Regarding health insurance, tax benefits exist for both health and life insurance premiums, but they are capped and often complex to navigate. Naturally, many with limited resources are dissuaded from prioritising insurance. Millions of citizens remain vulnerable to illness, disability, or unforeseen events in the absence of insurance. Current tax structures are often to blame.

While the government offers help in various forms, it is practically impossible for it to assist each individual. Unlike many other countries, India’s social safety net has a different structure. While some nations boast comprehensive social security programs, India’s options are more limited. Government initiatives like the PM Jeevan Jyoti Bima Yojana and PM Suraksha Bima Yojana offer some financial protection, but their scope is limited. Additionally, the PM Jan Arogya Yojana provides health insurance coverage of up to Rs 5 lakh per family, but eligibility is restricted to those below a certain income level.

To address this, significantly increasing the tax deductions allowed for premiums paid towards health and life insurance may be a way forward. Simplifying the tax benefit structure for insurance will make it easier for all, regardless of their tax bracket or financial literacy, to understand and avail of these benefits.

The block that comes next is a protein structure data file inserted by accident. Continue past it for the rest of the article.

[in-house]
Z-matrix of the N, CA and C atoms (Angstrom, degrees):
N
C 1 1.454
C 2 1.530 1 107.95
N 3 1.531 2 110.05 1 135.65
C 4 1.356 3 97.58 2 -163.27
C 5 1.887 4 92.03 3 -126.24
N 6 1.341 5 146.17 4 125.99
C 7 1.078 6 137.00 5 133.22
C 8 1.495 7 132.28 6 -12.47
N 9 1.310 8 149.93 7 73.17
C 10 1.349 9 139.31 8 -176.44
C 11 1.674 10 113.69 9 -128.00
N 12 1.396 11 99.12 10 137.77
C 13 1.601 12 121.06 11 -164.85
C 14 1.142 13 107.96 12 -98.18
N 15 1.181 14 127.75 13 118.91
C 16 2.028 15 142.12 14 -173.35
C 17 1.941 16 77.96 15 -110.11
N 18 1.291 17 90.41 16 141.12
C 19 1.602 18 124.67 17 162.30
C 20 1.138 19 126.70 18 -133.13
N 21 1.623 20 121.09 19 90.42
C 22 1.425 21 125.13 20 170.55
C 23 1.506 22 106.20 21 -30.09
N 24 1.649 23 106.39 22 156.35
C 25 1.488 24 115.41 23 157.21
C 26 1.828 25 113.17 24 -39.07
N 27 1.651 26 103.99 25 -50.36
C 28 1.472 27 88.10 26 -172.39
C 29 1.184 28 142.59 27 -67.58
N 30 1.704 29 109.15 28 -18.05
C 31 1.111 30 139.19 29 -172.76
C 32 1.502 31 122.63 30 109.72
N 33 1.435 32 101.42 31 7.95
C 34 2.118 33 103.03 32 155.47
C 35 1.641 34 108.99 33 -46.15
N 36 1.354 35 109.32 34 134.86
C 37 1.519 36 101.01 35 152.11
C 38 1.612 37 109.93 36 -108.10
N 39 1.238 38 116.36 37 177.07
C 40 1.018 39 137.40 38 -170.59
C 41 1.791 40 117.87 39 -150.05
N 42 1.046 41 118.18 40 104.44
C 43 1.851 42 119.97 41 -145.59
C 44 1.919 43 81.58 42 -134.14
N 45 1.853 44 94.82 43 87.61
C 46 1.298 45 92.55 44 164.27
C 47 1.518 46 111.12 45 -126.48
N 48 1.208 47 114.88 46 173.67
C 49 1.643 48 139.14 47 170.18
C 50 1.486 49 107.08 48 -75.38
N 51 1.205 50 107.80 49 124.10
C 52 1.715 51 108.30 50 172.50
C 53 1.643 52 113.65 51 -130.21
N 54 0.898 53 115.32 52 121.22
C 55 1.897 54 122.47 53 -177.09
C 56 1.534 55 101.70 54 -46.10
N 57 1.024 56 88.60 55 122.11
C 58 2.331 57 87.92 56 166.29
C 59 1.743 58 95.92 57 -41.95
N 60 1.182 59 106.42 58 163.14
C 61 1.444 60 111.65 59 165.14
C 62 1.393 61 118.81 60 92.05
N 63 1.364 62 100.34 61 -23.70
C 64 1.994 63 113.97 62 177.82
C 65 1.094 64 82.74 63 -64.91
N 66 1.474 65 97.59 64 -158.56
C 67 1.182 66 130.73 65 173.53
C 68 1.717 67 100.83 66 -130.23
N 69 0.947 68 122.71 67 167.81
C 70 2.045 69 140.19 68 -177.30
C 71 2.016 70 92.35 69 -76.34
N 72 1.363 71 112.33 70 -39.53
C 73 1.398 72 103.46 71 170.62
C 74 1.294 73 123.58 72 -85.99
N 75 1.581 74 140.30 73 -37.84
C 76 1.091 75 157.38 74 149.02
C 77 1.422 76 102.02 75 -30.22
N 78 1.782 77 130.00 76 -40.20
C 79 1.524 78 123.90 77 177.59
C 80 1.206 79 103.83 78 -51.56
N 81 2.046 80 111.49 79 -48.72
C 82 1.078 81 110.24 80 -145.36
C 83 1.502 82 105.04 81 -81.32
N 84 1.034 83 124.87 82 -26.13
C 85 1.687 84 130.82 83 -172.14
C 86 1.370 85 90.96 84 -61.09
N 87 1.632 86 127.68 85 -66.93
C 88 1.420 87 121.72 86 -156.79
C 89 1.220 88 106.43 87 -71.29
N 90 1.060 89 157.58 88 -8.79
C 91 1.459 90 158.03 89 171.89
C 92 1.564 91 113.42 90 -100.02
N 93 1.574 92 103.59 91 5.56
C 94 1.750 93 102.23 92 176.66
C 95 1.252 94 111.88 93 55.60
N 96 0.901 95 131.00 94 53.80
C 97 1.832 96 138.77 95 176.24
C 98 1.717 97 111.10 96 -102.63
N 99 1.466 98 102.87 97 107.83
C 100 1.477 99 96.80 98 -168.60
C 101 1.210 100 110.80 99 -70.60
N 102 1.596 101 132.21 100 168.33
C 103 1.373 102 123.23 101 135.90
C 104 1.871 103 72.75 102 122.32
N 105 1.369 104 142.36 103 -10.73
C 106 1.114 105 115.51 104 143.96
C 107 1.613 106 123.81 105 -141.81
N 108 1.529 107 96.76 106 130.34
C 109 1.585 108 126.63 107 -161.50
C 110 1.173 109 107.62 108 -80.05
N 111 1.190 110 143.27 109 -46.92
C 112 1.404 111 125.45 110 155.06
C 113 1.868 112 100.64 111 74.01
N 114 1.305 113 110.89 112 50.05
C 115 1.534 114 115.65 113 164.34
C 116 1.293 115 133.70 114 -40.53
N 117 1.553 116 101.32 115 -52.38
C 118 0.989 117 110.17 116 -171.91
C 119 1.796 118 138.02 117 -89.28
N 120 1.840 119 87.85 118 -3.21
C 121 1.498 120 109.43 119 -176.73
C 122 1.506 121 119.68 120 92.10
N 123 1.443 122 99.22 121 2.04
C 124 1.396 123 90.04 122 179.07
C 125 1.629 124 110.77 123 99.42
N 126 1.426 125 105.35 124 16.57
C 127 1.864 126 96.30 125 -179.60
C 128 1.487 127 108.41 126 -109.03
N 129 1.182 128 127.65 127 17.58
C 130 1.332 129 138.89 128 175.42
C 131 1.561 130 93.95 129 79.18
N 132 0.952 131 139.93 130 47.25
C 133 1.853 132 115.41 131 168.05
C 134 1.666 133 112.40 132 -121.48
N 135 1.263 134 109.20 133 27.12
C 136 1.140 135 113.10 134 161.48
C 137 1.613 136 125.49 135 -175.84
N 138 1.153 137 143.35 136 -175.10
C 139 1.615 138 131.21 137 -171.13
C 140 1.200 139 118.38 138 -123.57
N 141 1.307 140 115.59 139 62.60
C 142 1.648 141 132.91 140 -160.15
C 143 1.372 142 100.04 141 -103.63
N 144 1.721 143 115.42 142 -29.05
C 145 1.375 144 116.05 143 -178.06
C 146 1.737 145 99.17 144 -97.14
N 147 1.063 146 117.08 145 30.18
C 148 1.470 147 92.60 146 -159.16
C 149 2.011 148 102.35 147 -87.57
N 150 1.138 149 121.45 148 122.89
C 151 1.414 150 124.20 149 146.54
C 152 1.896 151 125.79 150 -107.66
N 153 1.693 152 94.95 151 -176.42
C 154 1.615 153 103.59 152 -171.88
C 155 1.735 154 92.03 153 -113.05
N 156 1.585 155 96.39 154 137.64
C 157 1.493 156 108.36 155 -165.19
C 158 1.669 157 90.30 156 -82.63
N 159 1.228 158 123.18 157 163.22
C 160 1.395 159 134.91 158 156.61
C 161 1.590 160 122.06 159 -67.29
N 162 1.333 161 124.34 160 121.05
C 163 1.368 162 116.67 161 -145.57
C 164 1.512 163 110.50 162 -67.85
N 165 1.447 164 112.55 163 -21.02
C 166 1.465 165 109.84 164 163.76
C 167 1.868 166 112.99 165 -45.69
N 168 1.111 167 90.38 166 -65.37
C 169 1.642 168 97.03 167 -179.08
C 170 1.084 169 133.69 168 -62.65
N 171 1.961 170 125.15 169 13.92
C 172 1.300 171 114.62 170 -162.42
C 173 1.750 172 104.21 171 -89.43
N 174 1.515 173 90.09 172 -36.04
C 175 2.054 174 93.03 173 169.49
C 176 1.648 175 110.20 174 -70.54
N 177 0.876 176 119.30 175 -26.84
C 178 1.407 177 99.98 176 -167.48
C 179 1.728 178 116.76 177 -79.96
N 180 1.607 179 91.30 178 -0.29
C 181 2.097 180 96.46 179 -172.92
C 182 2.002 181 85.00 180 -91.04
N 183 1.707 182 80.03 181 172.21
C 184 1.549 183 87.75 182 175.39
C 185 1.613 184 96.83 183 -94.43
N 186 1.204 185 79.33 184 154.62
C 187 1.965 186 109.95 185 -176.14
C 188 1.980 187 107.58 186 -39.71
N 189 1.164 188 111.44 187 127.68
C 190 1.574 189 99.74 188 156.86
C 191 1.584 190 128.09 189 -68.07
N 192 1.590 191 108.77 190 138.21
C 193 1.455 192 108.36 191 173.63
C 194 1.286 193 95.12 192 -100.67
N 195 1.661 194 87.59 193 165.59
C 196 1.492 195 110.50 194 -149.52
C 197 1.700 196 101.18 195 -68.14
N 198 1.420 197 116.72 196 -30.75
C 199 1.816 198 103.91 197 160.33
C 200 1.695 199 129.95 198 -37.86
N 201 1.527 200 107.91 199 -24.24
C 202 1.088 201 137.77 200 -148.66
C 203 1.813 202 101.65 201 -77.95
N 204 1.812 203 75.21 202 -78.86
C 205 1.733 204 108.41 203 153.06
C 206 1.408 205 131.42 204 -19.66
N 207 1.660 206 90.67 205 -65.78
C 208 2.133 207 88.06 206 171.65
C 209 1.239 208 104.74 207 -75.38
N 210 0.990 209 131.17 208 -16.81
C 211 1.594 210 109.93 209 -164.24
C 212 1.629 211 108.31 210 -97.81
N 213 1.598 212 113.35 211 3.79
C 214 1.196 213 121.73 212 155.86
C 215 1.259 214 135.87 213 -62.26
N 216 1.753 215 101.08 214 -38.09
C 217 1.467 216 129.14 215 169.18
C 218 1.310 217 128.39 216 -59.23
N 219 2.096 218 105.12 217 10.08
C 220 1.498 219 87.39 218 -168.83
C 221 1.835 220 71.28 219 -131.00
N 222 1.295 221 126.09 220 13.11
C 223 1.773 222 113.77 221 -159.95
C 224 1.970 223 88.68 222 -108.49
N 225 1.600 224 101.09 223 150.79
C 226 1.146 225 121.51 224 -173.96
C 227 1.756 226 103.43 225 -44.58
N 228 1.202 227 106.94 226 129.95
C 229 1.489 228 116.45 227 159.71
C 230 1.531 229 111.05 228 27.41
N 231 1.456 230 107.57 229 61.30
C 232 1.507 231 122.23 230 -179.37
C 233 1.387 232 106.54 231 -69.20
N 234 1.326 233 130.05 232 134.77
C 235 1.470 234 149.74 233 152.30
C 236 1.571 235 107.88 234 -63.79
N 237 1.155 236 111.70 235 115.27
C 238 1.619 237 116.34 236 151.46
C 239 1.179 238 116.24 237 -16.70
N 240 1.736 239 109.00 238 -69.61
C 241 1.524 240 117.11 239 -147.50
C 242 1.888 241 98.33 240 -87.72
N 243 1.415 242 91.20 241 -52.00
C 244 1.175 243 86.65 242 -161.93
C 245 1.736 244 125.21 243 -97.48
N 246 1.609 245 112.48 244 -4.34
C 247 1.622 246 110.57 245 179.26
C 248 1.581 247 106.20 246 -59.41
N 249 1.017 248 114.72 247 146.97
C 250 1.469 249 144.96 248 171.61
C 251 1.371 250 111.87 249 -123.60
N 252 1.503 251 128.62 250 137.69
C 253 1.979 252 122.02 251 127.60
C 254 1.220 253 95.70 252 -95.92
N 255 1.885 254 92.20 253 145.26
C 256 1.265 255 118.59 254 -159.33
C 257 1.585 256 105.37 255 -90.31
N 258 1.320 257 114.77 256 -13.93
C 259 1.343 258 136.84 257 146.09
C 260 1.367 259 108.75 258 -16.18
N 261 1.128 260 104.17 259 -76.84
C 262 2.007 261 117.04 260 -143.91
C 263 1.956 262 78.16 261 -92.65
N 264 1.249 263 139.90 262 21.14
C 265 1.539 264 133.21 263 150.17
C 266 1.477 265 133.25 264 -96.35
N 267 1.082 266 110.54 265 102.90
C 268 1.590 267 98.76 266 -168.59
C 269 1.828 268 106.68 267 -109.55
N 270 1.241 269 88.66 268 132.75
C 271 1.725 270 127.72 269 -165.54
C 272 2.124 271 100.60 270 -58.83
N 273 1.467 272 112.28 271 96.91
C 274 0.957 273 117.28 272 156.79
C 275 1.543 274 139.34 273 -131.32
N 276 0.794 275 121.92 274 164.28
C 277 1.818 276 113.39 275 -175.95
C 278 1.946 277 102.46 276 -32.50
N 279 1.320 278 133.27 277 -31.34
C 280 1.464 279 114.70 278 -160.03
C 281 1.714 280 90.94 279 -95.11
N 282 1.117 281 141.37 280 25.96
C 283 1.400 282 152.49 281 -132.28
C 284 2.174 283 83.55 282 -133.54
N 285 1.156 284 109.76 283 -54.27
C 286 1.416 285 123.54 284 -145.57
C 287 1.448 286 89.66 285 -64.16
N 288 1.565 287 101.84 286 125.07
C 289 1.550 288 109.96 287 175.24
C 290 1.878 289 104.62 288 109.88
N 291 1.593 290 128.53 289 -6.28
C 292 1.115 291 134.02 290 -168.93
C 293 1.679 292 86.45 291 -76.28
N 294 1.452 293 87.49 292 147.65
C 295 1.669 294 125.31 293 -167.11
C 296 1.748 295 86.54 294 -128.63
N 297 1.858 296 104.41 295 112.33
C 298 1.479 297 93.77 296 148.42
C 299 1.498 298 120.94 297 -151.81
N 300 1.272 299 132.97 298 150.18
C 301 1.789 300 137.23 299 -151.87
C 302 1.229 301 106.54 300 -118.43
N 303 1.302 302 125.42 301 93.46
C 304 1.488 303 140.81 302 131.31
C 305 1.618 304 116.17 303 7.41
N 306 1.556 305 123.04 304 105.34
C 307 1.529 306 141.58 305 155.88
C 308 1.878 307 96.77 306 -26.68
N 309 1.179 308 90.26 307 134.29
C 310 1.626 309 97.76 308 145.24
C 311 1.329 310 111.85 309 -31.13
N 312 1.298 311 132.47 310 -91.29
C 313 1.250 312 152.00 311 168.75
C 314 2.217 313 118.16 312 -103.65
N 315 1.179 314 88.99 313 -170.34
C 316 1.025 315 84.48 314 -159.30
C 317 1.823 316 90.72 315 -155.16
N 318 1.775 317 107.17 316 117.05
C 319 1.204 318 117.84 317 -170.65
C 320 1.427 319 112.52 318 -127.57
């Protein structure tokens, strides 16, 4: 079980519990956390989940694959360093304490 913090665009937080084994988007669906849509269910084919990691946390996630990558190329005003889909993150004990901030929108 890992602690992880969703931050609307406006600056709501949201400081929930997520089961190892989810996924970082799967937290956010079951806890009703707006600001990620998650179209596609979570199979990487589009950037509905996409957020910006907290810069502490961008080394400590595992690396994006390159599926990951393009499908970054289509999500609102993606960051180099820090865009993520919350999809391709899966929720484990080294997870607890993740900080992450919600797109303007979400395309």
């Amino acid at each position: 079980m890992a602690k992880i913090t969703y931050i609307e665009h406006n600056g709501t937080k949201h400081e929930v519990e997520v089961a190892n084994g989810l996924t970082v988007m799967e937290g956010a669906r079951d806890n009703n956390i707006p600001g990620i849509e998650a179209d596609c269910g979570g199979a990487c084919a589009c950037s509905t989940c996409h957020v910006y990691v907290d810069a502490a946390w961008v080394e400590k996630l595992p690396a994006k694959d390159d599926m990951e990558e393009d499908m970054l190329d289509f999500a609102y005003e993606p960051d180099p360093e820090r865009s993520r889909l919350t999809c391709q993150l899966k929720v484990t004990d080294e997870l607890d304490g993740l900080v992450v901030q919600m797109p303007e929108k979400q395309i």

Additionally, the insurance sector must leverage technology to enhance accessibility and affordability. Digital platforms can play a crucial role in simplifying the purchase process, providing real-time assistance, and enabling quick claim settlements. By investing in digital infrastructure, insurance firms can reach a broader audience and provide seamless services, thus encouraging more people to opt for insurance coverage.

High out-of-pocket medical expenses in India presently exceed global averages. More than 50% of healthcare expenses are paid directly by patients. This reveals an abysmal lack of financial protection for citizens. The insurance regulator must set an ambitious goal of Insurance for All by 2047. Insurance companies also await reforms in several key areas such as better implementation, increased participation from multi-specialty and corporate hospitals, and improved outreach to the underprivileged Below Poverty Line (BPL) population.